untaken_name: hoyt clagwell: untaken_name: hoyt clagwell: untaken_name: hoyt clagwell: 90% of the medstud interviews I've ever done were a variation on "I like science and I want to help people".

What kind of interviews? Because, and this might come as a giant shock to you, some people might not be completely forthright in some types of interview.

Yes, understood.  That's why they became expected after awhile.  "OK, so you like science and want to help people.  What have you done so far?"

Apologies. From the tone of your original post, and with regard to the post you were quoting, it appeared as though you believed them. To me, it's like when people answer the job interview question, "What is your biggest flaw/weakness?" and they feel the need to respond with something like, "I just work way too hard" or "I care too much" or somesuch.

In your defense, I TRULY believe that 90% of us enter this because of a love of science and humanitarianism.  Except for the orthopaedic surgeons, of course.

Well, okay. I mean, I'd really like to believe you. It's just that there are SO MANY plastic surgeons in the world. And I'm not talking about the 1 in 1000 that does accident victim reconstructions and such.


We are some crazy mofos.
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2013-03-16 01:46:45 AM

thisiszombocom: hoyt clagwell: untaken_name: hoyt clagwell: untaken_name: hoyt clagwell: 90% of the medstud interviews I've ever done were a variation on "I like science and I want to help people".

What kind of interviews? Because, and this might come as a giant shock to you, some people might not be completely forthright in some types of interview.

Yes, understood.  That's why they became expected after awhile.  "OK, so you like science and want to help people.  What have you done so far?"

Apologies. From the tone of your original post, and with regard to the post you were quoting, it appeared as though you believed them. To me, it's like when people answer the job interview question, "What is your biggest flaw/weakness?" and they feel the need to respond with something like, "I just work way too hard" or "I care too much" or somesuch.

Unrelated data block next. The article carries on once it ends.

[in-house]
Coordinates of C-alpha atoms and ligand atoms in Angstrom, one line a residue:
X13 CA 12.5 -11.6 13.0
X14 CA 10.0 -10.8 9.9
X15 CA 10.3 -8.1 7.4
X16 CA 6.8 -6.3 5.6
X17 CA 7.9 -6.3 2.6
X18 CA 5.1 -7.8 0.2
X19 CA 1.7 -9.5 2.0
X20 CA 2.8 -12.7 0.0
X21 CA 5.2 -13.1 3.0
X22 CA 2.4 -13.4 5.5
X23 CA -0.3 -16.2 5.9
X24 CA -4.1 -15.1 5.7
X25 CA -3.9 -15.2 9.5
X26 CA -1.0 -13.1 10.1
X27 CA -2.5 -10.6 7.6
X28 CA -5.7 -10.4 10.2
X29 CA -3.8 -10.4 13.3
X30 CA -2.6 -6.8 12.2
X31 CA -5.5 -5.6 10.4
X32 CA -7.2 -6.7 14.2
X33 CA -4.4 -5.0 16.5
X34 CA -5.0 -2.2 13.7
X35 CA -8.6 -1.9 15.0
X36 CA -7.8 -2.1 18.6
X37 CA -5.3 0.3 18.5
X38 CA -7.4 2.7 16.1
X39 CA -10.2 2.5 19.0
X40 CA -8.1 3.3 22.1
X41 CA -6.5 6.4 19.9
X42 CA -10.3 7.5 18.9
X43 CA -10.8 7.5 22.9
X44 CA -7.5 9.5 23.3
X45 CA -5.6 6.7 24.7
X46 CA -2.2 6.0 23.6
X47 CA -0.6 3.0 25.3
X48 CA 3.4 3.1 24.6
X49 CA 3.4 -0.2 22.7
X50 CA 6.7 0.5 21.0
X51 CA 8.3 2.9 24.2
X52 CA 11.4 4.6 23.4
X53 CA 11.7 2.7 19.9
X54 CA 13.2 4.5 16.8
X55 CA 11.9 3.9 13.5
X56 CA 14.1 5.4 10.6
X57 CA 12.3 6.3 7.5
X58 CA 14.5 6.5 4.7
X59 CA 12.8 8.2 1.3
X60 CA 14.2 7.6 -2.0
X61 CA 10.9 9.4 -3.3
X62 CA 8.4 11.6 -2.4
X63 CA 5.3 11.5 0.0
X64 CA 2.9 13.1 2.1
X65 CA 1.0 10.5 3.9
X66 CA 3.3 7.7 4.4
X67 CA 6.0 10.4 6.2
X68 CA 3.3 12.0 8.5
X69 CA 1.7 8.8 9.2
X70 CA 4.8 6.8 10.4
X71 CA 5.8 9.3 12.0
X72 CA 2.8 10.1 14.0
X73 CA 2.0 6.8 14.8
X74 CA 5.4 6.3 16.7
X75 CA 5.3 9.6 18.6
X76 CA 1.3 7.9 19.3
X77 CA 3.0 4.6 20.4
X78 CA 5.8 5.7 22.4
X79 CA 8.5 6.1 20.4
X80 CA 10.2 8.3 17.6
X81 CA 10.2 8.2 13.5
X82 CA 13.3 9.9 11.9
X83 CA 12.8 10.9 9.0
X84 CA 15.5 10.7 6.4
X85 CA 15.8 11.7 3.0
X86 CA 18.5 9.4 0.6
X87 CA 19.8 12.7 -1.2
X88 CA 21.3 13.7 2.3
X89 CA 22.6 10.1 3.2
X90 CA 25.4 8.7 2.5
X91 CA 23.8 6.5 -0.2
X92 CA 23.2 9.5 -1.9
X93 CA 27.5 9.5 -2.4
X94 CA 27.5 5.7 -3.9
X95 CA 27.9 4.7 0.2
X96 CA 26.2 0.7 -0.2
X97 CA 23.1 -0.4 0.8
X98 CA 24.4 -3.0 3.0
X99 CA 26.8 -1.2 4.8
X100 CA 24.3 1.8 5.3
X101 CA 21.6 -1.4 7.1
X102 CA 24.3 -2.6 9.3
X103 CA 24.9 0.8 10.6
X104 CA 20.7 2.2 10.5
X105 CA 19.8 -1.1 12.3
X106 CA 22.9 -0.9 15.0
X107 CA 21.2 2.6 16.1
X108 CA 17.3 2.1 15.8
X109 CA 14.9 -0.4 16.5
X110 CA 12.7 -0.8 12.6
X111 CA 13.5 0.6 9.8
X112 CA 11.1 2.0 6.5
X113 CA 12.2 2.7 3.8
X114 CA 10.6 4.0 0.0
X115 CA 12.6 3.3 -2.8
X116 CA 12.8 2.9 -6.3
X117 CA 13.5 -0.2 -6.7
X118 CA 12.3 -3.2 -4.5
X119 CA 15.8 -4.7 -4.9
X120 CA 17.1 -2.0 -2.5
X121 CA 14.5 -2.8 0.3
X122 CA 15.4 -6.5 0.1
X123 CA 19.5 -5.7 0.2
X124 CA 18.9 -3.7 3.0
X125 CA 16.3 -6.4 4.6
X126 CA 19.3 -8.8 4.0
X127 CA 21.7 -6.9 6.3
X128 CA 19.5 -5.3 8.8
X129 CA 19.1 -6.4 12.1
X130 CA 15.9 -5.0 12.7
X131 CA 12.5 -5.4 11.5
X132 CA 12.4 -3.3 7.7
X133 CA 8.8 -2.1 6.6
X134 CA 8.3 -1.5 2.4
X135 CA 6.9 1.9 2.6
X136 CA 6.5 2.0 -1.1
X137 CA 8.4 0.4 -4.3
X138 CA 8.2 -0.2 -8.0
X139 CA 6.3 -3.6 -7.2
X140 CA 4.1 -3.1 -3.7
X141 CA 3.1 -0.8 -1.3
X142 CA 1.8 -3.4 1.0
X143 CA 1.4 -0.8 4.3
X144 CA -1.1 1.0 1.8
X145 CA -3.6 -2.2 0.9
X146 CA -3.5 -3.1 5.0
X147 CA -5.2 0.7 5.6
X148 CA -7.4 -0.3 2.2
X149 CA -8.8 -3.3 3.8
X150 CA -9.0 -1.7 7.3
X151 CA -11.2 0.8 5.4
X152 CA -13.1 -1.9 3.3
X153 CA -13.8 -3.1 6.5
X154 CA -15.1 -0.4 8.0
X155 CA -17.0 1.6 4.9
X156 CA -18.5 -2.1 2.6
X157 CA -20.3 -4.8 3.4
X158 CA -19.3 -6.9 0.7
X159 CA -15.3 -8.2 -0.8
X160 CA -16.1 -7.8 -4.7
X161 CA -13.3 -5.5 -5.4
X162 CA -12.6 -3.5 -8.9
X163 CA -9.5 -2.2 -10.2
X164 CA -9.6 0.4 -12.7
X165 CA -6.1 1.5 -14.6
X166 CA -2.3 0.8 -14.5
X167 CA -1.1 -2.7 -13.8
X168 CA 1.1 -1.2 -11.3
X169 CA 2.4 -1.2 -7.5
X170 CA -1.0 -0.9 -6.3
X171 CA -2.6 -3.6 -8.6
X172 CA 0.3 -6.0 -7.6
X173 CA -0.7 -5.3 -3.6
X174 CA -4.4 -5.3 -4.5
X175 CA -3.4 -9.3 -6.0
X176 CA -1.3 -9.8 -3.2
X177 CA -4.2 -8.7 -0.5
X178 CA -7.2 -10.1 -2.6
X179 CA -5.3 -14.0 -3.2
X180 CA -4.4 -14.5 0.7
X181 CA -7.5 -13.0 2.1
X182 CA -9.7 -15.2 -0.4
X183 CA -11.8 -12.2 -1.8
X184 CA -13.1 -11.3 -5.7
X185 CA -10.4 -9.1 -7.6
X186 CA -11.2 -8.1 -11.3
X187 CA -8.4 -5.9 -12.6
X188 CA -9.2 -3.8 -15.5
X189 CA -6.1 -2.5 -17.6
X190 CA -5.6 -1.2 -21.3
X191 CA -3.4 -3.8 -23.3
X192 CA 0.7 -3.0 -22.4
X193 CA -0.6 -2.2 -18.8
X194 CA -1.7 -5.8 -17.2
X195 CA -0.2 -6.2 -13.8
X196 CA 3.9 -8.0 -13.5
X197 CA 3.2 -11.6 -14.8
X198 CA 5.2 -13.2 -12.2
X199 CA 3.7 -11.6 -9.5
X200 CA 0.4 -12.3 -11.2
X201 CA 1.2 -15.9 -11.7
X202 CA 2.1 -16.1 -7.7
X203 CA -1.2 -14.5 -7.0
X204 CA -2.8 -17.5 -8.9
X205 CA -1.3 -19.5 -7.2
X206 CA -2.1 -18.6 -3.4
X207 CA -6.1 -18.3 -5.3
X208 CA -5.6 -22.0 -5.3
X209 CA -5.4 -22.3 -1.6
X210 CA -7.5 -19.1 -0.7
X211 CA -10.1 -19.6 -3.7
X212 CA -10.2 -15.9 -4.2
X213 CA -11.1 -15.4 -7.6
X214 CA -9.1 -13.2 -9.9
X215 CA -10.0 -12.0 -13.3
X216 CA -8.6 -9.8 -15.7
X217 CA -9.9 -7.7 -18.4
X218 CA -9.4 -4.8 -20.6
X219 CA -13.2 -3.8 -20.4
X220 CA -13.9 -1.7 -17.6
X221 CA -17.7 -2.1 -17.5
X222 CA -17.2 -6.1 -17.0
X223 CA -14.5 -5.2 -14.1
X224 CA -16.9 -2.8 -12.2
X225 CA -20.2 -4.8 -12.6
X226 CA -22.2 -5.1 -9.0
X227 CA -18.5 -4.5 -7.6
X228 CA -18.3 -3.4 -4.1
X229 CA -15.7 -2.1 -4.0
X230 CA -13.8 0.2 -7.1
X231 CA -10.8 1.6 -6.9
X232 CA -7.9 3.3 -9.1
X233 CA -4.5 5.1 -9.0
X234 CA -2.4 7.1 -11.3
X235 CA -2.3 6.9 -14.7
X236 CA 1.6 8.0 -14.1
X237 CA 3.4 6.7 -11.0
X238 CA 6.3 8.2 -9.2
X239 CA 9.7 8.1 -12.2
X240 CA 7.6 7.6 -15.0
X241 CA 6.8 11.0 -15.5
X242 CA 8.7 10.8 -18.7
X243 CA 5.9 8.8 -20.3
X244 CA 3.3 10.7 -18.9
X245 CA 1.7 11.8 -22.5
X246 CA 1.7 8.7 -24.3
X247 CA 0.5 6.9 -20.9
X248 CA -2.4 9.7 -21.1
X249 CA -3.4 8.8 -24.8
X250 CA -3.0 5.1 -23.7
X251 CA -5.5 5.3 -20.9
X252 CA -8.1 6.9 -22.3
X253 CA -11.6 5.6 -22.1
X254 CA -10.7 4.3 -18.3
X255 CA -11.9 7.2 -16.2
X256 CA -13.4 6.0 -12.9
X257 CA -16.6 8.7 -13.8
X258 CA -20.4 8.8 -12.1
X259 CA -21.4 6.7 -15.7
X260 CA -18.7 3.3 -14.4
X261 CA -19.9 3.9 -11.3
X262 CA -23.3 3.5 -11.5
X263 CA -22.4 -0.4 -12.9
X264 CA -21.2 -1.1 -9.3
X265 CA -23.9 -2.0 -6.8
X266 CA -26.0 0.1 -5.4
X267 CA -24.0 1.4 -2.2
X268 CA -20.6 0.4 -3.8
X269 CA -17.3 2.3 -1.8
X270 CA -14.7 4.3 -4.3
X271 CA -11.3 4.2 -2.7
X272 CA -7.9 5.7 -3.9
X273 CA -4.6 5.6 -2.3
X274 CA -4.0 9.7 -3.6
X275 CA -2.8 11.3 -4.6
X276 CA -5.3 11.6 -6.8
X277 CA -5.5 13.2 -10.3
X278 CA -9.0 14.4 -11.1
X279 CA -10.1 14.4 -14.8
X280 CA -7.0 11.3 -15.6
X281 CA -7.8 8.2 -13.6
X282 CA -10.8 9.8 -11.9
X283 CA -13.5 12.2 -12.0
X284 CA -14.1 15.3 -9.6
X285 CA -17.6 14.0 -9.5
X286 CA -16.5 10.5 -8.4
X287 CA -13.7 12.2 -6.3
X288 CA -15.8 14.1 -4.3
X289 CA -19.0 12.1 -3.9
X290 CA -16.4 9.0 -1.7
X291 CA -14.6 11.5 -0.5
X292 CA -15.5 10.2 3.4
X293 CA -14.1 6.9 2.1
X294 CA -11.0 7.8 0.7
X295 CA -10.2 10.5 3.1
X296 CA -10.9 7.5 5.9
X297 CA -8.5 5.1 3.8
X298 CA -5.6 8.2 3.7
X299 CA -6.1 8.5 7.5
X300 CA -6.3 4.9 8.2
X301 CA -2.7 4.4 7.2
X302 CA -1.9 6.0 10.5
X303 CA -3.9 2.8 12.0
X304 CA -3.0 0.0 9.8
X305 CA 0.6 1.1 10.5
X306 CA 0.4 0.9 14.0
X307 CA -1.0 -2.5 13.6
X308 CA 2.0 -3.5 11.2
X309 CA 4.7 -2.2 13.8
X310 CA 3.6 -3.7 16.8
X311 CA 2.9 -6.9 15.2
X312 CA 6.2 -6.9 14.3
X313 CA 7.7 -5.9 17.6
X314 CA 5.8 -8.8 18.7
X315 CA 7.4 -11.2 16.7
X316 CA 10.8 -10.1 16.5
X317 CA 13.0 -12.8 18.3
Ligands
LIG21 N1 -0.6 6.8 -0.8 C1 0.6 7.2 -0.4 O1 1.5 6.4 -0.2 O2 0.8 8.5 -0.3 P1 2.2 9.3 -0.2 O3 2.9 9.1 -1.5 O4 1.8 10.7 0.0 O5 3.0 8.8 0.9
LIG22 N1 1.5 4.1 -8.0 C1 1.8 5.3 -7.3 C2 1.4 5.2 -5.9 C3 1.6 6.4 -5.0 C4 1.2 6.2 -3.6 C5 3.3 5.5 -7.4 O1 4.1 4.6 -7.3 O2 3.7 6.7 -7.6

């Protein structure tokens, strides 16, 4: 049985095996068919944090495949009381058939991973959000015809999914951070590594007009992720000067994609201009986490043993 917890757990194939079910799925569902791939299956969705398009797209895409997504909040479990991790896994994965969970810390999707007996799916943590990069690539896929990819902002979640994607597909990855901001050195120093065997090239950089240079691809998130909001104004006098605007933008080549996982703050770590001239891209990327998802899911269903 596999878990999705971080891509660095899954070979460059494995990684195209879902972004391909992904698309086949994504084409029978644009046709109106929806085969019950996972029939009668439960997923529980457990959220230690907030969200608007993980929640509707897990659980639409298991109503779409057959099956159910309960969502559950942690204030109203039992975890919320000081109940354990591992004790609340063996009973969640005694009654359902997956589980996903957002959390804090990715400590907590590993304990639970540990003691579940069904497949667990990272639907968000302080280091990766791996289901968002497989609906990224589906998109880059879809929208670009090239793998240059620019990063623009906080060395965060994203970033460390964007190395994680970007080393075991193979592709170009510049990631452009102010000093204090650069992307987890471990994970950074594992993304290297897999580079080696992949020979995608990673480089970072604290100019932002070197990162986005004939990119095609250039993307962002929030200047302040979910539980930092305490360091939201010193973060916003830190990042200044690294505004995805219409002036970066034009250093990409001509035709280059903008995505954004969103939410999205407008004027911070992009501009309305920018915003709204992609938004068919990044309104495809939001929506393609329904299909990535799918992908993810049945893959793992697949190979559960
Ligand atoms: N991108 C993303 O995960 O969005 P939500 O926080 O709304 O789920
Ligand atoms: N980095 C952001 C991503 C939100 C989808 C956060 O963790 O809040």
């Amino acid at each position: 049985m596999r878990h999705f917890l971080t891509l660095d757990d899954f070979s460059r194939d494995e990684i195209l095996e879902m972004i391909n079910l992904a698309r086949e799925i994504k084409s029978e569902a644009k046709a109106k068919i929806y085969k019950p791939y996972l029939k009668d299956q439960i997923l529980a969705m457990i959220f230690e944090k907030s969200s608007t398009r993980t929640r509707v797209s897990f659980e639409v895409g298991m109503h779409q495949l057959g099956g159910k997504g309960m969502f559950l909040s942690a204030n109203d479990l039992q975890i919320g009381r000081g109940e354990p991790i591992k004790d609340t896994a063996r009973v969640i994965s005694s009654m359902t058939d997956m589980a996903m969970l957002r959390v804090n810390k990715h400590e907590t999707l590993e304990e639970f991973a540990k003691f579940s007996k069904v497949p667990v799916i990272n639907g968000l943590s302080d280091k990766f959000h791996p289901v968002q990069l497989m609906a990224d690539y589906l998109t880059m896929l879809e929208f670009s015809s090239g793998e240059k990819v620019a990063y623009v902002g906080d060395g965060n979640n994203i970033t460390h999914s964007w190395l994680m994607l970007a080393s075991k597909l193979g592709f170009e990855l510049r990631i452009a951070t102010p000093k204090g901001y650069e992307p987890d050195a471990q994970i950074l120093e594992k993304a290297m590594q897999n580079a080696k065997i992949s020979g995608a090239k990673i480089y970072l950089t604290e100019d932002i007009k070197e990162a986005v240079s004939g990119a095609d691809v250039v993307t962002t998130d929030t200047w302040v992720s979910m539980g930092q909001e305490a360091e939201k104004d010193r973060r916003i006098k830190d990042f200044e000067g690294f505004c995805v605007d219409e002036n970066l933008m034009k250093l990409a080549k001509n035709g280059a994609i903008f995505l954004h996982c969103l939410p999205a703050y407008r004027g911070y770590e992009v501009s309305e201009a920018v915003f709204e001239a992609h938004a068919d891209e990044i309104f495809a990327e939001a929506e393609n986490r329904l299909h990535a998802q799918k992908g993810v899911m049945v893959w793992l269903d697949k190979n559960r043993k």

In your defense, I TRULY believe that 90% of us enter this because of a love of science and humanitarianism.  Except for the orthopaedic surgeons, of course.

And dermatologists


I have minimal experience with the dermatologists.  I'll take you word for it.
 
2013-03-16 01:50:06 AM

untaken_name: hoyt clagwell: untaken_name: hoyt clagwell: untaken_name: hoyt clagwell: 90% of the medstud interviews I've ever done were a variation on "I like science and I want to help people".

What kind of interviews? Because, and this might come as a giant shock to you, some people might not be completely forthright in some types of interview.

Yes, understood.  That's why they became expected after awhile.  "OK, so you like science and want to help people.  What have you done so far?"

Apologies. From the tone of your original post, and with regard to the post you were quoting, it appeared as though you believed them. To me, it's like when people answer the job interview question, "What is your biggest flaw/weakness?" and they feel the need to respond with something like, "I just work way too hard" or "I care too much" or somesuch.

In your defense, I TRULY believe that 90% of us enter this because of a love of science and humanitarianism.  Except for the orthopaedic surgeons, of course.

Well, okay. I mean, I'd really like to believe you. It's just that there are SO MANY plastic surgeons in the world. And I'm not talking about the 1 in 1000 that does accident victim reconstructions and such.


My admittedly skewed experience with plastic surgeons is generally positive.  They do breast reconstructions after mastectomy, they do facial reconstruction with genetic defects and after dog bites and such.  If they have to do an occasional facelift or boob job to pay the bills, so be it.
 
2013-03-16 01:57:26 AM

hoyt clagwell: I have minimal experience with the dermatologists. I'll take you word for it.


Eh. I've had to deal with melanomas, so I've had my fair share of dermatologist experience. My first experience was dreadful- full on botox factory who very casually said "Oh I think that's a melanoma. You need to get that one removed because it could kill you" and then walked out of the room, leaving me terrified and with no opportunity to ask questions.

The second one I saw because no way was I trusting the other lady to deal with something potentially life threatening was super kind through the whole process and managed to take care of both the patients who needed cosmetic work and the patients who needed more. She actually gave me her private number to call her after she transferred my case to a surgeon.
 
2013-03-16 01:58:08 AM